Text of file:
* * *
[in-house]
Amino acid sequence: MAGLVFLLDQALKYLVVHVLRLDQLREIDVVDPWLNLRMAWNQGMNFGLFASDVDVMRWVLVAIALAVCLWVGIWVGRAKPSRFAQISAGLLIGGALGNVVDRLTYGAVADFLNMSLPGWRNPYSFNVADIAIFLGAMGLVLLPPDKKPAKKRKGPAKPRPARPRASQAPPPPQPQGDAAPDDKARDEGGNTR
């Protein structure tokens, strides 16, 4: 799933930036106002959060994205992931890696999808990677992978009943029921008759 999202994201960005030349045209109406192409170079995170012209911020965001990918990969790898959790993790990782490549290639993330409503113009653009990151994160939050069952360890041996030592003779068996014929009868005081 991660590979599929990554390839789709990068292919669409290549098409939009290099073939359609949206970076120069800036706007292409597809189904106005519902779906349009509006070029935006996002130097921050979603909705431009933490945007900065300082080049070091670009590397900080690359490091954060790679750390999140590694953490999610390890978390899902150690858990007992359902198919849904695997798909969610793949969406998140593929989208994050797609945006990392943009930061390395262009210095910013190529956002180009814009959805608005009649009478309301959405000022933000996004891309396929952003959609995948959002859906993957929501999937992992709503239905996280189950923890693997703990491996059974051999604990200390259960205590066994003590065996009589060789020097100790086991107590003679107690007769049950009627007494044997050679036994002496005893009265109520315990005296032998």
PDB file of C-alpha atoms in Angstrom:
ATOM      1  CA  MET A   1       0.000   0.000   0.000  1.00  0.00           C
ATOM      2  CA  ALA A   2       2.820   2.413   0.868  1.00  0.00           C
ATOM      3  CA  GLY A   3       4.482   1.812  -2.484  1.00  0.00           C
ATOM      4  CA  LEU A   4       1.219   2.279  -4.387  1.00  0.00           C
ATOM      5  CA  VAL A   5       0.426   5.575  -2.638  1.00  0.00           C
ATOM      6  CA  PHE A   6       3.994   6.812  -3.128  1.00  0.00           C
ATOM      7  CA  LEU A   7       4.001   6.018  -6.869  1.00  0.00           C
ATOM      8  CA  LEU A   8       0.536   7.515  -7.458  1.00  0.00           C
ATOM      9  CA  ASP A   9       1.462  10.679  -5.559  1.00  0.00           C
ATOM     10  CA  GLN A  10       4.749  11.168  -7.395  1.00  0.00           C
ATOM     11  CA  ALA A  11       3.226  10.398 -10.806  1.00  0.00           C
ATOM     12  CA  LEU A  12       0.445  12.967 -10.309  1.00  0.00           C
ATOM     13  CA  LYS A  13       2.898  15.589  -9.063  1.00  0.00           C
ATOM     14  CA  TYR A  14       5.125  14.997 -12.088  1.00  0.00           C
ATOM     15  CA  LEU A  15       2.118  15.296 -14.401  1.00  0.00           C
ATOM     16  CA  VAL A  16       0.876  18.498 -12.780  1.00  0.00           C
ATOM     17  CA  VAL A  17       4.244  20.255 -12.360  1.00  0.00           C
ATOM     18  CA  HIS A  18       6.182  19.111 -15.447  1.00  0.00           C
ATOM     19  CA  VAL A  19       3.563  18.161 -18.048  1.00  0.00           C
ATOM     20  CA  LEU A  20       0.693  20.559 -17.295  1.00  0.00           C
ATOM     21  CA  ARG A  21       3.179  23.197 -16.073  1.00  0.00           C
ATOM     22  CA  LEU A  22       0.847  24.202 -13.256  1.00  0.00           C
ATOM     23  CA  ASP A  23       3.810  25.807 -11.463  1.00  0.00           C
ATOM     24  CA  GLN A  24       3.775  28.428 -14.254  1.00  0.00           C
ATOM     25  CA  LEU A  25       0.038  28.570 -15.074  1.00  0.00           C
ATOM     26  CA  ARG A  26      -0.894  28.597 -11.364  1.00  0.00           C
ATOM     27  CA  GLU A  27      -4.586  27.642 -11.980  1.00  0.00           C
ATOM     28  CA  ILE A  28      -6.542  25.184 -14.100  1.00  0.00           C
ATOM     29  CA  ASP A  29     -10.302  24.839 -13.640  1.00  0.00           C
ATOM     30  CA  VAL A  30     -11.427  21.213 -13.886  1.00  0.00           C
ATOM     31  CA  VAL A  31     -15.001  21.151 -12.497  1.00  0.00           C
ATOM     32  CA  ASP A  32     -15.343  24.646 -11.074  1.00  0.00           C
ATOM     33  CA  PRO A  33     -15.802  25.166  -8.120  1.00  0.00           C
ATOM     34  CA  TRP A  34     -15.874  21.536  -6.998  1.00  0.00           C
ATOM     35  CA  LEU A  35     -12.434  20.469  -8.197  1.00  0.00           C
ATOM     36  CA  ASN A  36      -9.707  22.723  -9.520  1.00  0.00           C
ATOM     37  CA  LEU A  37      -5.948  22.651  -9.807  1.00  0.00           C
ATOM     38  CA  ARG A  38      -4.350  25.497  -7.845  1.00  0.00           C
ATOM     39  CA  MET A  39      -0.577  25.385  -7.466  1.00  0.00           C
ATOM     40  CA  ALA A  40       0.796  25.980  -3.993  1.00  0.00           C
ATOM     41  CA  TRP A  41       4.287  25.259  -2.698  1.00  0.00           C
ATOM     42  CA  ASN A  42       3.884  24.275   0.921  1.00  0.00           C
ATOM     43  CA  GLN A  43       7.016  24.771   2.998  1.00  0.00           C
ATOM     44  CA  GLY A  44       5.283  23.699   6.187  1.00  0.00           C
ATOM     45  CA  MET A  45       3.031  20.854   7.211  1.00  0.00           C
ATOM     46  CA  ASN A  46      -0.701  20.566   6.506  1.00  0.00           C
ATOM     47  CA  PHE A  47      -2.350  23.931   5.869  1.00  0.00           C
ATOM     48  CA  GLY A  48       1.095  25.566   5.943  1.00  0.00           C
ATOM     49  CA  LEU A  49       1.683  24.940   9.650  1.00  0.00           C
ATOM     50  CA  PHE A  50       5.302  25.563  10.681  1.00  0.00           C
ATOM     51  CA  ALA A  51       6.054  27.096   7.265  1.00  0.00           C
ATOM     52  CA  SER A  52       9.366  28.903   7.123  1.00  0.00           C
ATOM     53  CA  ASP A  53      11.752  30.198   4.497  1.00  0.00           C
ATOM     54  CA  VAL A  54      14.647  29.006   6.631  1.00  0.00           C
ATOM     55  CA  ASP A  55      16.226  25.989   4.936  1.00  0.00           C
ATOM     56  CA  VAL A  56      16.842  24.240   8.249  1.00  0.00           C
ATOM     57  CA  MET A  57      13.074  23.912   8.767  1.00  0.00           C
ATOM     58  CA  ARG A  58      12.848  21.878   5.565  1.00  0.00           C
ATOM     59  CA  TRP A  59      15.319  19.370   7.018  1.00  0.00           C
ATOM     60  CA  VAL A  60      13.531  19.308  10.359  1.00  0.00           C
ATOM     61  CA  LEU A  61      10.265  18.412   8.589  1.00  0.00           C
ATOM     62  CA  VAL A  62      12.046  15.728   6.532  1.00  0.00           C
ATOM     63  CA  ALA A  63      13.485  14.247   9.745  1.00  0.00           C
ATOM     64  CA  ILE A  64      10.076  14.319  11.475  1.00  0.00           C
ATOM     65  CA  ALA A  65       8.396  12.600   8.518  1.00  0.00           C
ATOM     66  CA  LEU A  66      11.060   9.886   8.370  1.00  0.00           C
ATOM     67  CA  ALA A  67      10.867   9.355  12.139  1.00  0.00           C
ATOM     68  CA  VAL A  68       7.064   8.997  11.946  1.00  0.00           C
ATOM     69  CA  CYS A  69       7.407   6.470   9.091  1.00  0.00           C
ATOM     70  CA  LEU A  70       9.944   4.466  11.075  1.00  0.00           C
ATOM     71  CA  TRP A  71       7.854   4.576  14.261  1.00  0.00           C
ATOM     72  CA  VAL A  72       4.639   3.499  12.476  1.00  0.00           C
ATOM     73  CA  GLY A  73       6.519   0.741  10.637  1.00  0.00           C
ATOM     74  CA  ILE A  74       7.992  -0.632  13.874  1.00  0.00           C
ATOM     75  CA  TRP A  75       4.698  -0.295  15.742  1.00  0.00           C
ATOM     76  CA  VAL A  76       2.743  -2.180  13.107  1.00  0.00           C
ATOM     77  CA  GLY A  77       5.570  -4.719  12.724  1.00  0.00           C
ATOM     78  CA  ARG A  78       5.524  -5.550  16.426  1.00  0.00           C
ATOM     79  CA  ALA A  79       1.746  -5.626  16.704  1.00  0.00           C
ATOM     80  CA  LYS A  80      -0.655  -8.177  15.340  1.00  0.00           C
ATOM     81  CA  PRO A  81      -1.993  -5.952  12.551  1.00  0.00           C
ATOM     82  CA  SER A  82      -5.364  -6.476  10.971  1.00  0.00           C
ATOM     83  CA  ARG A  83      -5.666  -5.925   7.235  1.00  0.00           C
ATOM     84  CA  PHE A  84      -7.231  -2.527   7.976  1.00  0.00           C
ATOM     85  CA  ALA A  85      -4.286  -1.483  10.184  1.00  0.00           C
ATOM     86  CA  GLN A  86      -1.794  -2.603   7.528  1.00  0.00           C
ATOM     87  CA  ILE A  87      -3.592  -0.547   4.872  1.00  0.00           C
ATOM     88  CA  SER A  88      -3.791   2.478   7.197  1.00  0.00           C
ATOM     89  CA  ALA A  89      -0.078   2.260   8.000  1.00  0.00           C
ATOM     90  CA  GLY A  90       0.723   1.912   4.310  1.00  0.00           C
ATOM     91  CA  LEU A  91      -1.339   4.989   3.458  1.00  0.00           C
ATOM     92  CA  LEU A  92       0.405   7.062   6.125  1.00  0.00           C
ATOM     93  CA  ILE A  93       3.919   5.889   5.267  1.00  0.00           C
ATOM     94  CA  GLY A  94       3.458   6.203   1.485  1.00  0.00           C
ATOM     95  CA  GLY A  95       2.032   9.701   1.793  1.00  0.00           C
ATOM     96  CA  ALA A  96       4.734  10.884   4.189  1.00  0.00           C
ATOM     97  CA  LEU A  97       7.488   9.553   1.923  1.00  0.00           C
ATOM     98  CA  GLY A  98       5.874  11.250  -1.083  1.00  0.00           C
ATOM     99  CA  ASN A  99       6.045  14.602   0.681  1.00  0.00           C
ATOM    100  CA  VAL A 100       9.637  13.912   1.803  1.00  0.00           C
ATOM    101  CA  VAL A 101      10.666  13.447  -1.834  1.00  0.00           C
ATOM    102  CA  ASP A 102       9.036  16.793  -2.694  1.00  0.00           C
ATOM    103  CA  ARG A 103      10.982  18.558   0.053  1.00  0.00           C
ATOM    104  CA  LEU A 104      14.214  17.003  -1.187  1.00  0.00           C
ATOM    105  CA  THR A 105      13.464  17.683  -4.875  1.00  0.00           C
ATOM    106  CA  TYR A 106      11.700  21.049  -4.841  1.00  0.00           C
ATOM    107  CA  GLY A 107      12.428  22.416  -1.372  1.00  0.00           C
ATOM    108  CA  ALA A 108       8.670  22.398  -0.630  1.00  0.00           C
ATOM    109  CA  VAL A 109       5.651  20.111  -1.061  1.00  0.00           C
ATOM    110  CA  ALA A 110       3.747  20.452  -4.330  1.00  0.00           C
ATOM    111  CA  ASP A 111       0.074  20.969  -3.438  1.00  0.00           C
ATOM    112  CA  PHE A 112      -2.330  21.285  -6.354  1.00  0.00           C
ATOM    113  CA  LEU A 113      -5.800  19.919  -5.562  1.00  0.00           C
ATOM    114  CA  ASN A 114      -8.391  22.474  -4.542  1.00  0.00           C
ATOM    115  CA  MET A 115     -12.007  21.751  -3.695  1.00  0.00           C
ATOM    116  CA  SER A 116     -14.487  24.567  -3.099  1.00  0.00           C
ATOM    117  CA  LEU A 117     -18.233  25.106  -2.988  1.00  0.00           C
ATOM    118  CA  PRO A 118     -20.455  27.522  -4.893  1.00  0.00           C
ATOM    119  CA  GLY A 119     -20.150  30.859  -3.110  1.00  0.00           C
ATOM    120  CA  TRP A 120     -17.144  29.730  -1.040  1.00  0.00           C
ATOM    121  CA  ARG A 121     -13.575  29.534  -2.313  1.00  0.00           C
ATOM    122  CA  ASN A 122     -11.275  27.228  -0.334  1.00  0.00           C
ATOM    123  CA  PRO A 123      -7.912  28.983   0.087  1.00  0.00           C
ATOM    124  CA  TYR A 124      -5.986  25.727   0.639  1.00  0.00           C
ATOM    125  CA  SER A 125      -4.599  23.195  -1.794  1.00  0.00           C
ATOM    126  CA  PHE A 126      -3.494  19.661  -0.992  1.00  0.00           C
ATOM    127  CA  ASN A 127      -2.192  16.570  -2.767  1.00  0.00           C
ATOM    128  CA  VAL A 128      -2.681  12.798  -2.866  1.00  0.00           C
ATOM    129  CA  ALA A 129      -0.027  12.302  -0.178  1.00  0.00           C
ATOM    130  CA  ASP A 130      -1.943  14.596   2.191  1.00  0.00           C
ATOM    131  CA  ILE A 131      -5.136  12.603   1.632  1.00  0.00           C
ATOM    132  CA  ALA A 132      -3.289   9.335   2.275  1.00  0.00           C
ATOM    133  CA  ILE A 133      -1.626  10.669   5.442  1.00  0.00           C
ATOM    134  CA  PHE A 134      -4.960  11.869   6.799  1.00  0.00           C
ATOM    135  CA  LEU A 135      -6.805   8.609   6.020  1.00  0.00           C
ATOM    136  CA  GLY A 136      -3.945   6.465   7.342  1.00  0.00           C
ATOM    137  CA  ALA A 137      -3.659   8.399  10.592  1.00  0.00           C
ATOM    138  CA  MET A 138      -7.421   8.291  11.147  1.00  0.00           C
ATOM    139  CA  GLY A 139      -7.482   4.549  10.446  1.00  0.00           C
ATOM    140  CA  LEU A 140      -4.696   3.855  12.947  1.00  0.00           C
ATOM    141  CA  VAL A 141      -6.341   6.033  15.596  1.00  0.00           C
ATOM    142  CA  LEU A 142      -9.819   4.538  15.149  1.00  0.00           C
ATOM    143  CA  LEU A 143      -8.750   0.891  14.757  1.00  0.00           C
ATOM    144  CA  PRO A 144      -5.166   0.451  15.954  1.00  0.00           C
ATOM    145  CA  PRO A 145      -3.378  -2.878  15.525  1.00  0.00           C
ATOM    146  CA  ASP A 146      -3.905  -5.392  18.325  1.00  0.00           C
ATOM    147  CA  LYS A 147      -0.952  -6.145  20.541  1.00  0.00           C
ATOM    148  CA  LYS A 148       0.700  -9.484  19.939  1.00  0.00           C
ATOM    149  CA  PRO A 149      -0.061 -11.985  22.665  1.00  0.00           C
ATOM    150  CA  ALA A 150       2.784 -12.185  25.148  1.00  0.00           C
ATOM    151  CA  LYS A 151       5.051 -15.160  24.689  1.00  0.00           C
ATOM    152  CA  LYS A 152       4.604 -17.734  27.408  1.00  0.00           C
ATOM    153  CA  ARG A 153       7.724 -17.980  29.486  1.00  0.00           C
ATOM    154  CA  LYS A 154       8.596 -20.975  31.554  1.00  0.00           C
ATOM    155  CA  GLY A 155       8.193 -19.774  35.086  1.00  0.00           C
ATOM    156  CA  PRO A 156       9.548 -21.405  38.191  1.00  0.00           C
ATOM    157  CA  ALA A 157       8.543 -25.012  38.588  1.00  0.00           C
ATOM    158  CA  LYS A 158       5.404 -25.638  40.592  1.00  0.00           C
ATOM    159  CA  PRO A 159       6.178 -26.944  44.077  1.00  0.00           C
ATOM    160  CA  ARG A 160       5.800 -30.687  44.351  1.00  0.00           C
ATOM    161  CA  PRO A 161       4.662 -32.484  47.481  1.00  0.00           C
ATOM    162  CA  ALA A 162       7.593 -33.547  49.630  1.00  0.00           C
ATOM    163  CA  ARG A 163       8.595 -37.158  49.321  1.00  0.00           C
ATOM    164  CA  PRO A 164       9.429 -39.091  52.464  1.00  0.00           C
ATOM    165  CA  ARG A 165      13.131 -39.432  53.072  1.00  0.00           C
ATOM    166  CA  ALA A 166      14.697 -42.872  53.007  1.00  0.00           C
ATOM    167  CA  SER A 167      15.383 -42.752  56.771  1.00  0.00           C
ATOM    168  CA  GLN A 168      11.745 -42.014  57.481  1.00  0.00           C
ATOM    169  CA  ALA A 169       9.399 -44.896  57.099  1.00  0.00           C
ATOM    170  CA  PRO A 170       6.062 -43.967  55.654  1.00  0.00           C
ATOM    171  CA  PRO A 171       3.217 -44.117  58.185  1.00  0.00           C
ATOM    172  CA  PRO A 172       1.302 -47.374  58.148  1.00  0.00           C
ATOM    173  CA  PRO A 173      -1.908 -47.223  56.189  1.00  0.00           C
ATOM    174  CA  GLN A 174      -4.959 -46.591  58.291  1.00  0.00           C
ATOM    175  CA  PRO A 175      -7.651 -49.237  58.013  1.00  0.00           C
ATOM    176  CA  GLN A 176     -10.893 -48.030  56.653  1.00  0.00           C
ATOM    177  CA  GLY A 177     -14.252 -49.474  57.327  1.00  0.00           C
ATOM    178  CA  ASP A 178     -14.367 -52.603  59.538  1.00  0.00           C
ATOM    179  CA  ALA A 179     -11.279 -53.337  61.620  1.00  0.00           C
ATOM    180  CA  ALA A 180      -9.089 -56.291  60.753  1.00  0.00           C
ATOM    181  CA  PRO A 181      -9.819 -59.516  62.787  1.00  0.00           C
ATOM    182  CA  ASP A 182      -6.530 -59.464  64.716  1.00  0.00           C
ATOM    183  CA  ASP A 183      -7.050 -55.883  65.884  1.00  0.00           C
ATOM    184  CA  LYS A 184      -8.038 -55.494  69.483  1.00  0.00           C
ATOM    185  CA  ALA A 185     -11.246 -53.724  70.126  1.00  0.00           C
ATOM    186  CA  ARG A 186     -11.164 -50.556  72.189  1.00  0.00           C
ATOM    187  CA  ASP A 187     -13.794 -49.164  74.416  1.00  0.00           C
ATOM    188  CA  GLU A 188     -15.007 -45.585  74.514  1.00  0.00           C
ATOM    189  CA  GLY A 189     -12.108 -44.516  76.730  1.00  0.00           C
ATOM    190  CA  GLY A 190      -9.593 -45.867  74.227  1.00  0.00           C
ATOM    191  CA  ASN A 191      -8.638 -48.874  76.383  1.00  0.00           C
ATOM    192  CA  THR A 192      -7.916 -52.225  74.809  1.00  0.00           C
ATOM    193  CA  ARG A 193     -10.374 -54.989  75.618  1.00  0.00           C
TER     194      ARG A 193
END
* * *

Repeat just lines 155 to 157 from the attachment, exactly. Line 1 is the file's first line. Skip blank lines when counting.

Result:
ATOM    151  CA  LYS A 151       5.051 -15.160  24.689  1.00  0.00           C
ATOM    152  CA  LYS A 152       4.604 -17.734  27.408  1.00  0.00           C
ATOM    153  CA  ARG A 153       7.724 -17.980  29.486  1.00  0.00           C